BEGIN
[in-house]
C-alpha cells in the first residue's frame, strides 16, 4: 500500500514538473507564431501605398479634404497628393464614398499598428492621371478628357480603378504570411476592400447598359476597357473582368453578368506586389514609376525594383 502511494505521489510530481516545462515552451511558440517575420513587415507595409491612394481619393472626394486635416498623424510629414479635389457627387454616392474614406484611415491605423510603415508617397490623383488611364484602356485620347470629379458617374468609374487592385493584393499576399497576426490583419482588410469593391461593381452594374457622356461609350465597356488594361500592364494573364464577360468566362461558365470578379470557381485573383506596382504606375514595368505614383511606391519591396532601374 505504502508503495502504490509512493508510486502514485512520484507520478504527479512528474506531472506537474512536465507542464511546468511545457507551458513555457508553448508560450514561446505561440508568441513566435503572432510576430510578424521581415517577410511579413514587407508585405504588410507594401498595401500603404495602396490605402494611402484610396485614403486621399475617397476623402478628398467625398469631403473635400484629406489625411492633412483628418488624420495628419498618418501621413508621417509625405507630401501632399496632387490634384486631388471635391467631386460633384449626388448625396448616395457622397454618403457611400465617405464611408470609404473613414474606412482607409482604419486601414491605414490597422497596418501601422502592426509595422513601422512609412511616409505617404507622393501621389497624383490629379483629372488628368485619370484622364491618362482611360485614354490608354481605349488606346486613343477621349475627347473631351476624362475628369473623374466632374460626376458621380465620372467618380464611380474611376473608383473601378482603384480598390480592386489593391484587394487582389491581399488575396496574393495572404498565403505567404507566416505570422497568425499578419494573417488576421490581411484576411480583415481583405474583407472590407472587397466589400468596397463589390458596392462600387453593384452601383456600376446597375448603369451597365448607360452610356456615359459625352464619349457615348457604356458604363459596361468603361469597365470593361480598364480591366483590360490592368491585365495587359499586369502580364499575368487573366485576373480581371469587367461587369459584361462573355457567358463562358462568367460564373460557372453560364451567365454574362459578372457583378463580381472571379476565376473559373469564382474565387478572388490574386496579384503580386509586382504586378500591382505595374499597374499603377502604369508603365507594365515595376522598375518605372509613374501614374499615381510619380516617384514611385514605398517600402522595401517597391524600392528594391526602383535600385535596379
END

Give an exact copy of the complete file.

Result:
[in-house]
C-alpha cells in the first residue's frame, strides 16, 4: 500500500514538473507564431501605398479634404497628393464614398499598428492621371478628357480603378504570411476592400447598359476597357473582368453578368506586389514609376525594383 502511494505521489510530481516545462515552451511558440517575420513587415507595409491612394481619393472626394486635416498623424510629414479635389457627387454616392474614406484611415491605423510603415508617397490623383488611364484602356485620347470629379458617374468609374487592385493584393499576399497576426490583419482588410469593391461593381452594374457622356461609350465597356488594361500592364494573364464577360468566362461558365470578379470557381485573383506596382504606375514595368505614383511606391519591396532601374 505504502508503495502504490509512493508510486502514485512520484507520478504527479512528474506531472506537474512536465507542464511546468511545457507551458513555457508553448508560450514561446505561440508568441513566435503572432510576430510578424521581415517577410511579413514587407508585405504588410507594401498595401500603404495602396490605402494611402484610396485614403486621399475617397476623402478628398467625398469631403473635400484629406489625411492633412483628418488624420495628419498618418501621413508621417509625405507630401501632399496632387490634384486631388471635391467631386460633384449626388448625396448616395457622397454618403457611400465617405464611408470609404473613414474606412482607409482604419486601414491605414490597422497596418501601422502592426509595422513601422512609412511616409505617404507622393501621389497624383490629379483629372488628368485619370484622364491618362482611360485614354490608354481605349488606346486613343477621349475627347473631351476624362475628369473623374466632374460626376458621380465620372467618380464611380474611376473608383473601378482603384480598390480592386489593391484587394487582389491581399488575396496574393495572404498565403505567404507566416505570422497568425499578419494573417488576421490581411484576411480583415481583405474583407472590407472587397466589400468596397463589390458596392462600387453593384452601383456600376446597375448603369451597365448607360452610356456615359459625352464619349457615348457604356458604363459596361468603361469597365470593361480598364480591366483590360490592368491585365495587359499586369502580364499575368487573366485576373480581371469587367461587369459584361462573355457567358463562358462568367460564373460557372453560364451567365454574362459578372457583378463580381472571379476565376473559373469564382474565387478572388490574386496579384503580386509586382504586378500591382505595374499597374499603377502604369508603365507594365515595376522598375518605372509613374501614374499615381510619380516617384514611385514605398517600402522595401517597391524600392528594391526602383535600385535596379